In any case, the same sort of accusation made of Piers Morgan was then made of Bhoyrul and Hipwell themselves, on a larger scale and with more serious consequences. The Companies Investigation Branch of the U.K.’s Department of Trade and Industry’s looked into the matter and discovered their practice of buying shares in the companies they tipped before the column went out was regularly employed. The two columnists were tried for these crimes in 2005, found guilty, and sentenced, in the case of Hipwell to six months in jail.
Tabloid coverage of the financial markets in Britain expanded and contracted with interest in company shares. In the 1940s and 1970s, attention was directed elsewhere. In the 1960s, 1980s, and beyond, the mass market press dedicated significant coverage to finance and to share tips in particular. These fluctuations suggest the press largely followed, rather than led, the public into the markets. Nonetheless, there can be no doubt the content of newspapers influenced investment decisions. Even professional investors observed the tabloids if only to see what the broader public was reading in relation to the markets.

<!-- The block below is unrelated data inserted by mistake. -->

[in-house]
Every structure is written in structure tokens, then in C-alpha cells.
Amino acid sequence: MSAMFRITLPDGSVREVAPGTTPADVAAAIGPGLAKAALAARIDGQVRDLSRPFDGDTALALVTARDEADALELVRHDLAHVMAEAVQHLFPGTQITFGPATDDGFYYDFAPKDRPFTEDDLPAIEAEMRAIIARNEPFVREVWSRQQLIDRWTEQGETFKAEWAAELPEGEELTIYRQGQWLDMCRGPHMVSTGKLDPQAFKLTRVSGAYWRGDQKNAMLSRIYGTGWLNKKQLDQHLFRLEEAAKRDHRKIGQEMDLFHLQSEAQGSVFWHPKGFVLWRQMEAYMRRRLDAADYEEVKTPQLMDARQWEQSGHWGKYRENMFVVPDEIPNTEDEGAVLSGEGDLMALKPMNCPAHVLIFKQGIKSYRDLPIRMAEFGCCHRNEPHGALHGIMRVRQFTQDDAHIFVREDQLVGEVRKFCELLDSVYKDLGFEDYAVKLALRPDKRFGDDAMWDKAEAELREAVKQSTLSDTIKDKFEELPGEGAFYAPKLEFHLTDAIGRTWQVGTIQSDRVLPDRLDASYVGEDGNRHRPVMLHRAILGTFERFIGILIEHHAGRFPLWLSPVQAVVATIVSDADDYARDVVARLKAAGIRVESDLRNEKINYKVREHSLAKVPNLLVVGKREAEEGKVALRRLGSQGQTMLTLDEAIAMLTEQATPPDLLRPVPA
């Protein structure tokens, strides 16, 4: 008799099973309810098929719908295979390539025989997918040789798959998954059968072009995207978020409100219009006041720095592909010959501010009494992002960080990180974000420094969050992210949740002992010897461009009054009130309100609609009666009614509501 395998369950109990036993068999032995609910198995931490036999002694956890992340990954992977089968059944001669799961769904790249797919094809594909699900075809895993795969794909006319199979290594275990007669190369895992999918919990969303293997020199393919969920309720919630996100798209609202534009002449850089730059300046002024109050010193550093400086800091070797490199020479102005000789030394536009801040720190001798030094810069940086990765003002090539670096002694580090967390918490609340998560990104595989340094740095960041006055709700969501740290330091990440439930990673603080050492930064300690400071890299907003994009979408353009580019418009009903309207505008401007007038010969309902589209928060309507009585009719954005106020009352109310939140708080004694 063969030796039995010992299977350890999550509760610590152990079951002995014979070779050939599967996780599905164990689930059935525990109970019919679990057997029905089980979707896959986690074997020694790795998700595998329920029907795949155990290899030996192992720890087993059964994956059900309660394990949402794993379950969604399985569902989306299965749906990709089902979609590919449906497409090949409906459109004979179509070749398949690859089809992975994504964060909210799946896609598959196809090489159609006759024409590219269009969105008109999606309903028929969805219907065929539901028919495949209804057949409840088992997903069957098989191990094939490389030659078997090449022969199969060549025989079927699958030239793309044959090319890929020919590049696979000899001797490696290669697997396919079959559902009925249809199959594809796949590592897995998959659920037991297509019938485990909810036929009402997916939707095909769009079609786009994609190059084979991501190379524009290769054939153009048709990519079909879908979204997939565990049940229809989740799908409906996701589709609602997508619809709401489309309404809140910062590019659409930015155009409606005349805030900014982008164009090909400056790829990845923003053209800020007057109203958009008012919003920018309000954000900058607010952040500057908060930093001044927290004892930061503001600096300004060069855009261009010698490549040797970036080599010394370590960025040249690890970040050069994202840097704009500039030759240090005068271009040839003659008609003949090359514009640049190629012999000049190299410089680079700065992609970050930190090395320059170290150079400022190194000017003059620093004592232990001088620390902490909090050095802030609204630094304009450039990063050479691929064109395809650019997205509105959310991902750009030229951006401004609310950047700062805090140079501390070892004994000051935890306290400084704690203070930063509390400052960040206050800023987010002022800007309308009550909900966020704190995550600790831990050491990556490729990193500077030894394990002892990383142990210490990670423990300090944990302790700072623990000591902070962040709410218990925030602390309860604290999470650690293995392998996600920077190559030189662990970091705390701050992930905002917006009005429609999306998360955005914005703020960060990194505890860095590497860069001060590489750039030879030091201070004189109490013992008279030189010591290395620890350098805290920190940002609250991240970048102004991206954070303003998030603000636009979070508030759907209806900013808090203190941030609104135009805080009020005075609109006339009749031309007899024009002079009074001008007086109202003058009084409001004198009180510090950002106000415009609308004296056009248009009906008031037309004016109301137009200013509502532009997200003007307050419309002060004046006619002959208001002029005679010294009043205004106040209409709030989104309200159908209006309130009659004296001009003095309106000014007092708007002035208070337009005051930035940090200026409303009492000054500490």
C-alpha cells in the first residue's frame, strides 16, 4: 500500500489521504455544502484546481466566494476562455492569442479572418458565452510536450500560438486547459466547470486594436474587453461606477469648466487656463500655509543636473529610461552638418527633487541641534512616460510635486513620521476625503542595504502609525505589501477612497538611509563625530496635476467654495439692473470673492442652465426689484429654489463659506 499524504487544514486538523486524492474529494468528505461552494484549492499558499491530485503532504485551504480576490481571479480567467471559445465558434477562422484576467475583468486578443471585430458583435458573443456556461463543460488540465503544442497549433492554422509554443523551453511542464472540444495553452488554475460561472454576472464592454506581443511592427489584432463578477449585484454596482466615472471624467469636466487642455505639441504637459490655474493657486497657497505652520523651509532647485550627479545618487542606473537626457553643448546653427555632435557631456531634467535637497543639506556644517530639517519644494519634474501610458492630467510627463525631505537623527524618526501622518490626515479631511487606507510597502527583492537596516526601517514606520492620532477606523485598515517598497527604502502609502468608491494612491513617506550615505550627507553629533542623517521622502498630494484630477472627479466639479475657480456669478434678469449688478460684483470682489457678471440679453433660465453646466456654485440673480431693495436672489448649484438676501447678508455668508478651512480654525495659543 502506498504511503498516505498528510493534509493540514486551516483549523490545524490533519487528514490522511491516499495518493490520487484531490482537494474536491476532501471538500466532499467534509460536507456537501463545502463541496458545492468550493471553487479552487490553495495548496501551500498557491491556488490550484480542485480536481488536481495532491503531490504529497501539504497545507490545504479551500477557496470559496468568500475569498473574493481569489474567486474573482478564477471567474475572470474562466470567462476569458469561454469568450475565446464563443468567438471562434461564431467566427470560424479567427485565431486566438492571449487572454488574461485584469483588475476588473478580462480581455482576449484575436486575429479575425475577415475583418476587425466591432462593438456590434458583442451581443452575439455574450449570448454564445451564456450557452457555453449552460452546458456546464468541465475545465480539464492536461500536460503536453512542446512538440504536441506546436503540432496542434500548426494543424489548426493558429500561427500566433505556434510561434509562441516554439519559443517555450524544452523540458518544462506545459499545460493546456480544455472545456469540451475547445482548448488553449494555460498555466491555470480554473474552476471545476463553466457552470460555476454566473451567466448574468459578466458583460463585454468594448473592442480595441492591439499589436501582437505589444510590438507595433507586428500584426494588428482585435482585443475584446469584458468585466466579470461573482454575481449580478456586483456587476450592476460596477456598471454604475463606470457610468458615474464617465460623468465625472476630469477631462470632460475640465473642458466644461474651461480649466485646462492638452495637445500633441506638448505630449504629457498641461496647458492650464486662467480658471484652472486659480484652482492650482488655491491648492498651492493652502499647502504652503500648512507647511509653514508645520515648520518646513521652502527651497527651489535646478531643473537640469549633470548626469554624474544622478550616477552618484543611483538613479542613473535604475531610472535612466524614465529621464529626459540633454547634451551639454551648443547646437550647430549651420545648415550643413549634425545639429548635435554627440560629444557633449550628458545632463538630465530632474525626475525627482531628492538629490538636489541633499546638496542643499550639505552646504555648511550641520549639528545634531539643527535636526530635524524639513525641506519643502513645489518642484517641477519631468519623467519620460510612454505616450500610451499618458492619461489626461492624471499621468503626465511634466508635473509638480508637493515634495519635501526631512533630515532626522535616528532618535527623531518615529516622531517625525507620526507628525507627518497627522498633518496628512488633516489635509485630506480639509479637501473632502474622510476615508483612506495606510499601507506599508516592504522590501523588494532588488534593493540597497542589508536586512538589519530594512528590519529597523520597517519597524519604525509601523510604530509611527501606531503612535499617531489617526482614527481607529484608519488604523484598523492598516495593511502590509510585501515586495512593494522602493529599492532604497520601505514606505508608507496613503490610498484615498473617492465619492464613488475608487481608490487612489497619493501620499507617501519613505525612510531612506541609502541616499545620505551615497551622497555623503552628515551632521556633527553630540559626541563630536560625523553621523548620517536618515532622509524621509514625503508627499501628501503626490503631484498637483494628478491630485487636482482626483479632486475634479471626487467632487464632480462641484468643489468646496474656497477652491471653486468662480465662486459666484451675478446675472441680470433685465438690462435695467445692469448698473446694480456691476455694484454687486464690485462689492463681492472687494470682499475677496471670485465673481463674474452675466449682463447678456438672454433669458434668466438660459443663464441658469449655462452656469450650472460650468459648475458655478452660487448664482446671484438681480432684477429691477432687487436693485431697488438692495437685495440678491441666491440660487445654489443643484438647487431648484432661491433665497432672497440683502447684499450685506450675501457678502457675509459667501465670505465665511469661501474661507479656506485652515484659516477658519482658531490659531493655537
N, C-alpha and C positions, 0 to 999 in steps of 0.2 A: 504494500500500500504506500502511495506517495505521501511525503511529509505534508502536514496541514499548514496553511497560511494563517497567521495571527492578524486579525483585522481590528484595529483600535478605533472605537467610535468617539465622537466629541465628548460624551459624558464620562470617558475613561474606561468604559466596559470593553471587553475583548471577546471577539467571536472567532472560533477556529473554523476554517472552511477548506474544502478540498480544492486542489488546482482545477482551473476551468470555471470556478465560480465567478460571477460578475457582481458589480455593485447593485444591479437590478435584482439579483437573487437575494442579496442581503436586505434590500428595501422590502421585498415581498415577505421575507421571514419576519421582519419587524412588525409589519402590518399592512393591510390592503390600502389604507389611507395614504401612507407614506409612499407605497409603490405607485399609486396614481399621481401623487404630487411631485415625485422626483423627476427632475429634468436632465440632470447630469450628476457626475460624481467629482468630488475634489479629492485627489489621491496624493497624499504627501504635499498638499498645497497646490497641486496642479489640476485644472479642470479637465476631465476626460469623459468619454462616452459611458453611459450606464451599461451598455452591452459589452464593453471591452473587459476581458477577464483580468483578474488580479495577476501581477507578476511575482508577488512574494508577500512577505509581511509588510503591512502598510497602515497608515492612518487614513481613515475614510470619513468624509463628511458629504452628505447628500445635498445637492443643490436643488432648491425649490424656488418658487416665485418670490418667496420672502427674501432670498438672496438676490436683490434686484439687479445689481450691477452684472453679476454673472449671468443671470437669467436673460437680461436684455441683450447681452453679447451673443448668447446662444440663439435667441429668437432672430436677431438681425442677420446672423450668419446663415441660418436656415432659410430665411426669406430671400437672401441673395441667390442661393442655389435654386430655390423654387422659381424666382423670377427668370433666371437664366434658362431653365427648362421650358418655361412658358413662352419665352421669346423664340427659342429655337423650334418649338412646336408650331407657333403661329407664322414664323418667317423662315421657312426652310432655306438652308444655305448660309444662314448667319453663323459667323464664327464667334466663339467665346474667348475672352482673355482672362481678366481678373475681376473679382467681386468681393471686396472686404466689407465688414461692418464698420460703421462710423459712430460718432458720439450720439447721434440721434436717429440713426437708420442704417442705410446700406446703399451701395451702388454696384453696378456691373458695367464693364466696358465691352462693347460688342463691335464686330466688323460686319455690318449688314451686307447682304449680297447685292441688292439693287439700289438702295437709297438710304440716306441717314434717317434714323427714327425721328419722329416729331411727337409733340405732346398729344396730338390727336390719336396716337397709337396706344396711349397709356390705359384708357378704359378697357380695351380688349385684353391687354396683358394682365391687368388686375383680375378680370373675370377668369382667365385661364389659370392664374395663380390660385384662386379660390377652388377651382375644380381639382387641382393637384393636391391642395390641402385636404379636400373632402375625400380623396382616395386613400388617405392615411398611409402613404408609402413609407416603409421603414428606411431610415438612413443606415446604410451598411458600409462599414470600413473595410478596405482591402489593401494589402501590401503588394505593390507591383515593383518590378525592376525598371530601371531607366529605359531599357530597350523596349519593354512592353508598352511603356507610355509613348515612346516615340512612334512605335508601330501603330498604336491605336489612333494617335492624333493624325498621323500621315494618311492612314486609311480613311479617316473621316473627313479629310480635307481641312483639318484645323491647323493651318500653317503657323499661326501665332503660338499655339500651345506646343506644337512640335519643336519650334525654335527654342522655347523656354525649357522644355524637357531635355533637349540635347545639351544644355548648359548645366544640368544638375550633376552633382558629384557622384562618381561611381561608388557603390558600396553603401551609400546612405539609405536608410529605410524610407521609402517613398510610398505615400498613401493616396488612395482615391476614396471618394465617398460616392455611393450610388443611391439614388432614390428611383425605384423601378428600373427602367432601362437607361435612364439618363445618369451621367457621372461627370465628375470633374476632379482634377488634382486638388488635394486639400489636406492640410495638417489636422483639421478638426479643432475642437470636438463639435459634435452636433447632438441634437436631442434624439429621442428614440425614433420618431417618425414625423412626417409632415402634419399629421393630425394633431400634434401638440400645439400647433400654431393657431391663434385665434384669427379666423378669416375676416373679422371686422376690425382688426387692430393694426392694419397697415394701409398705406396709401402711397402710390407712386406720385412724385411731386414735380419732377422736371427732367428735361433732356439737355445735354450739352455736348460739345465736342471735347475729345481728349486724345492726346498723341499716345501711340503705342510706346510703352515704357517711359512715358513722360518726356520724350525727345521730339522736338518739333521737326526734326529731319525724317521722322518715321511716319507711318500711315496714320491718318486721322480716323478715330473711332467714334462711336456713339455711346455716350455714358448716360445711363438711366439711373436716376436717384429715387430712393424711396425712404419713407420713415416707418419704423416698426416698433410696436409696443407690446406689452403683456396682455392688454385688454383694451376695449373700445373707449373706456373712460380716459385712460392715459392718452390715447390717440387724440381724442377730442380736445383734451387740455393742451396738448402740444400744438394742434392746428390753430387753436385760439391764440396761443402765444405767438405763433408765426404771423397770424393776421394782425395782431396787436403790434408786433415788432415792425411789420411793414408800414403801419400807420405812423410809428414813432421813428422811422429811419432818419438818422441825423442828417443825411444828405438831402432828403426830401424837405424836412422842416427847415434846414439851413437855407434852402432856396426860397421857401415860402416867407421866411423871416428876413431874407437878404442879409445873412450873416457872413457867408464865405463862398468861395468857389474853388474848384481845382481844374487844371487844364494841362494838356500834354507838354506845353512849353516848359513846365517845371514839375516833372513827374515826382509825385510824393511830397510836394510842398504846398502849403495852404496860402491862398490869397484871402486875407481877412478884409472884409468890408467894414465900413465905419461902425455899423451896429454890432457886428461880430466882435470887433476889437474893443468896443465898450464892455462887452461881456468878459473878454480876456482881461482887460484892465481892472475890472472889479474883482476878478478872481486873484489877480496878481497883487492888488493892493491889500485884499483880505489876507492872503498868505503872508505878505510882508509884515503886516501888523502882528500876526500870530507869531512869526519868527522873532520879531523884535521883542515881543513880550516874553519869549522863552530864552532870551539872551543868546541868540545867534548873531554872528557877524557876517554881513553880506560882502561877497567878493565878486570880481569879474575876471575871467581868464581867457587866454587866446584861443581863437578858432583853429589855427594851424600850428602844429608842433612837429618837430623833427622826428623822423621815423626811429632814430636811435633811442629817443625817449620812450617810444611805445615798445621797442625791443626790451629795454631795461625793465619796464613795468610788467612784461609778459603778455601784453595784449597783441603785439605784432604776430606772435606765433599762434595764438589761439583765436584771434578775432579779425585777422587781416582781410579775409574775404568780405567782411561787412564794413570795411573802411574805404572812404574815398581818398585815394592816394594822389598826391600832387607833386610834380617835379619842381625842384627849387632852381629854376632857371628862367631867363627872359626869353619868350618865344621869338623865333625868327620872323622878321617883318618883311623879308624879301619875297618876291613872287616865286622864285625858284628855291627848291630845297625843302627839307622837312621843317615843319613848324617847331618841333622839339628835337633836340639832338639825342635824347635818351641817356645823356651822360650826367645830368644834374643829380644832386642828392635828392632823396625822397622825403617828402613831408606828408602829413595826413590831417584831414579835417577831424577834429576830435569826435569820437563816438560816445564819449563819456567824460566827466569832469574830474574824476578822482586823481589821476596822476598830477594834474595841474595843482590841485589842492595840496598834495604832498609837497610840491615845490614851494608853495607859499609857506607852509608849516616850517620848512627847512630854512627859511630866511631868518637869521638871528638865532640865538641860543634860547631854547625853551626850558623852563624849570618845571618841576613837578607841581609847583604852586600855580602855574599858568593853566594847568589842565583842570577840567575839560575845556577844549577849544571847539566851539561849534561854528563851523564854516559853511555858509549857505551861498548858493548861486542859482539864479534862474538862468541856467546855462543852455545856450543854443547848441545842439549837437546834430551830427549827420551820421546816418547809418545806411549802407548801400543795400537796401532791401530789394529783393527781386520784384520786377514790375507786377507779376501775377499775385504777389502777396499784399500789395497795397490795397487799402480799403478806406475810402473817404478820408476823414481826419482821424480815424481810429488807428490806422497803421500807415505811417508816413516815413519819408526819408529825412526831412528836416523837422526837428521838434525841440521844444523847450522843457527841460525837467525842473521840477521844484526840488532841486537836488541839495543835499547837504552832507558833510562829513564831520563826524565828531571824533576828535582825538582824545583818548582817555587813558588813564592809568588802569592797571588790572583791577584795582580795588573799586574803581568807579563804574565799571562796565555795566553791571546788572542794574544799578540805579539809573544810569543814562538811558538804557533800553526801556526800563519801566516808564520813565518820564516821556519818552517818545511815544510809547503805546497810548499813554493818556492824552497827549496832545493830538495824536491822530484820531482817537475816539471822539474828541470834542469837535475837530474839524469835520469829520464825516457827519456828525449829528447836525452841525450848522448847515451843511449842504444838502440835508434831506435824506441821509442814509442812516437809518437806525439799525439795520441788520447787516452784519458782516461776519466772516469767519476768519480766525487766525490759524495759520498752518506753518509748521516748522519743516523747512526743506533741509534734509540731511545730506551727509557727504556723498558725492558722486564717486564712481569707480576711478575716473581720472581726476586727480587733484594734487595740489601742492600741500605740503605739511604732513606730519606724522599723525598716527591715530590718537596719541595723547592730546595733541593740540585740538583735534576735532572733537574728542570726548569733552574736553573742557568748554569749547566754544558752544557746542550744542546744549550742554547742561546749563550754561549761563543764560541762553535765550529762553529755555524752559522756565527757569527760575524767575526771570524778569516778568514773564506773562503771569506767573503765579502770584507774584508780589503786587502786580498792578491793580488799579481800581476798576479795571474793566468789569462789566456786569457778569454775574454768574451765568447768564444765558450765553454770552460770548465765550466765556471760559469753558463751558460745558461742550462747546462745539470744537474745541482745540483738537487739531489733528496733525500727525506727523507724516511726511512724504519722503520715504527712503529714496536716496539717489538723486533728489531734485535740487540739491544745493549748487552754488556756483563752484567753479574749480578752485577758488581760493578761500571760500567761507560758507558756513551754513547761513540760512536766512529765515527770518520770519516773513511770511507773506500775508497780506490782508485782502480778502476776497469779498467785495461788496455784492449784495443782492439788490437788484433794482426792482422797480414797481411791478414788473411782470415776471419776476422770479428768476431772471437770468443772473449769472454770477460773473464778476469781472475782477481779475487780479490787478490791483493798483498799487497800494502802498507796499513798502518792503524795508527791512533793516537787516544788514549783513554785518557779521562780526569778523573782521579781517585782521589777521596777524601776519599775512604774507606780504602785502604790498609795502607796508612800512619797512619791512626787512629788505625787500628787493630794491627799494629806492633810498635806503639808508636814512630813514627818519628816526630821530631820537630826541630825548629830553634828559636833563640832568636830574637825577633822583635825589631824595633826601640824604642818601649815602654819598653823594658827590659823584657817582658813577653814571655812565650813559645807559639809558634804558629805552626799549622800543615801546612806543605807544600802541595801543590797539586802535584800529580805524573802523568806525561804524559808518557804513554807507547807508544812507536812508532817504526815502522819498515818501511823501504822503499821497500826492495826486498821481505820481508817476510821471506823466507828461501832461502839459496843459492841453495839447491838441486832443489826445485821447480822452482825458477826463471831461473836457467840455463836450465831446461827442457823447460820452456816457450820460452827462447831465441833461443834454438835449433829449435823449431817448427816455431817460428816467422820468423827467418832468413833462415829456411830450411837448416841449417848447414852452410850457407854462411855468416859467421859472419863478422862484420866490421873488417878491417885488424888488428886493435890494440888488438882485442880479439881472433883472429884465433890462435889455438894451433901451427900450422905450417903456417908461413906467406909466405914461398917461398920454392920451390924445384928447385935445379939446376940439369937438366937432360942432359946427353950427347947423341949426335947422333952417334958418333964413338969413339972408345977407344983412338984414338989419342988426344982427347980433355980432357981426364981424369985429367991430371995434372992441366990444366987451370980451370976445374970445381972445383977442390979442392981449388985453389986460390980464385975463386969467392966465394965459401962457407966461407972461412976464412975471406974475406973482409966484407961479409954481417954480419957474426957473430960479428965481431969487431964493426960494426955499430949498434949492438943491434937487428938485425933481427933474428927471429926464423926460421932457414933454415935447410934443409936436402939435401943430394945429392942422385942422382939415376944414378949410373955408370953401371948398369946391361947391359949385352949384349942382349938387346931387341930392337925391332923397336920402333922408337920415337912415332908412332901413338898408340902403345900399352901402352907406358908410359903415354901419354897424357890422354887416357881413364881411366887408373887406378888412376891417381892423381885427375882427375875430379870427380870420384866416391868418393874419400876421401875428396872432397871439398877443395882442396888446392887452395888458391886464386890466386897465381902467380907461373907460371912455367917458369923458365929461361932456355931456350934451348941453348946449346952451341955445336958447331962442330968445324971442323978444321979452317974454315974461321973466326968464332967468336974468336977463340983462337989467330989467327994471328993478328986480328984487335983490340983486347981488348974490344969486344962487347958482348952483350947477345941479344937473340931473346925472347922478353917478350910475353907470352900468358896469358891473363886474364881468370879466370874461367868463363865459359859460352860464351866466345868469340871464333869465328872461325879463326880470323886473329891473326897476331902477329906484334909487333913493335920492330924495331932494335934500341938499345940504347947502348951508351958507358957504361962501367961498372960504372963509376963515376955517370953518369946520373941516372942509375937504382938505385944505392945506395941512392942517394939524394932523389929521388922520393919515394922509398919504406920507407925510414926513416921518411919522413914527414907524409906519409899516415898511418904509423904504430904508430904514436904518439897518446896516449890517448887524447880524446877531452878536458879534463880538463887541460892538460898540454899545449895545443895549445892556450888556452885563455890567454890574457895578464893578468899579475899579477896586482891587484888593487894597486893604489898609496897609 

In any case, the quality of the advice offered was questionable at best. Still, with growing affluence and perhaps the weakening of social insurance schemes as well, investing in shares has never been more important or widespread. However, education of a formal sort, or accessible quality advice, was and still is lacking.
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1. Currie, David M., et al. “Chapter 9: The City Slickers Share Price Scam.” Handbook of Frauds, Scams, and Swindles: Failures of Ethics in Leadership, CRC Press, Boca Raton, FLA, 2009, pp. 93–99.
2. Edwards, Amy. “‘The Moneymen’s Sunday Sermon’: The Making of a Mass-Market Financial Advice Industry.” Are We Rich Yet?: The Rise of Mass Investment Culture in Contemporary Britain, University of California Press, Oakland, CA, 2022, pp. 136–172.
3. Heinemann, Kieran. “Chapter 3: The Financial Press and the Investing Public.” Playing the Market: Retail Investment and Speculation in Twentieth-Century Britain, Oxford University Press, Oxford, United Kingdom, 2021.
4. Porter, Dilwyn. “‘City Slickers’ in Perspective: The Daily Mirror, its Readers and their Money, 1960-2000.” Media History, vol. 9, no. 2, Aug. 2003, pp. 137–152.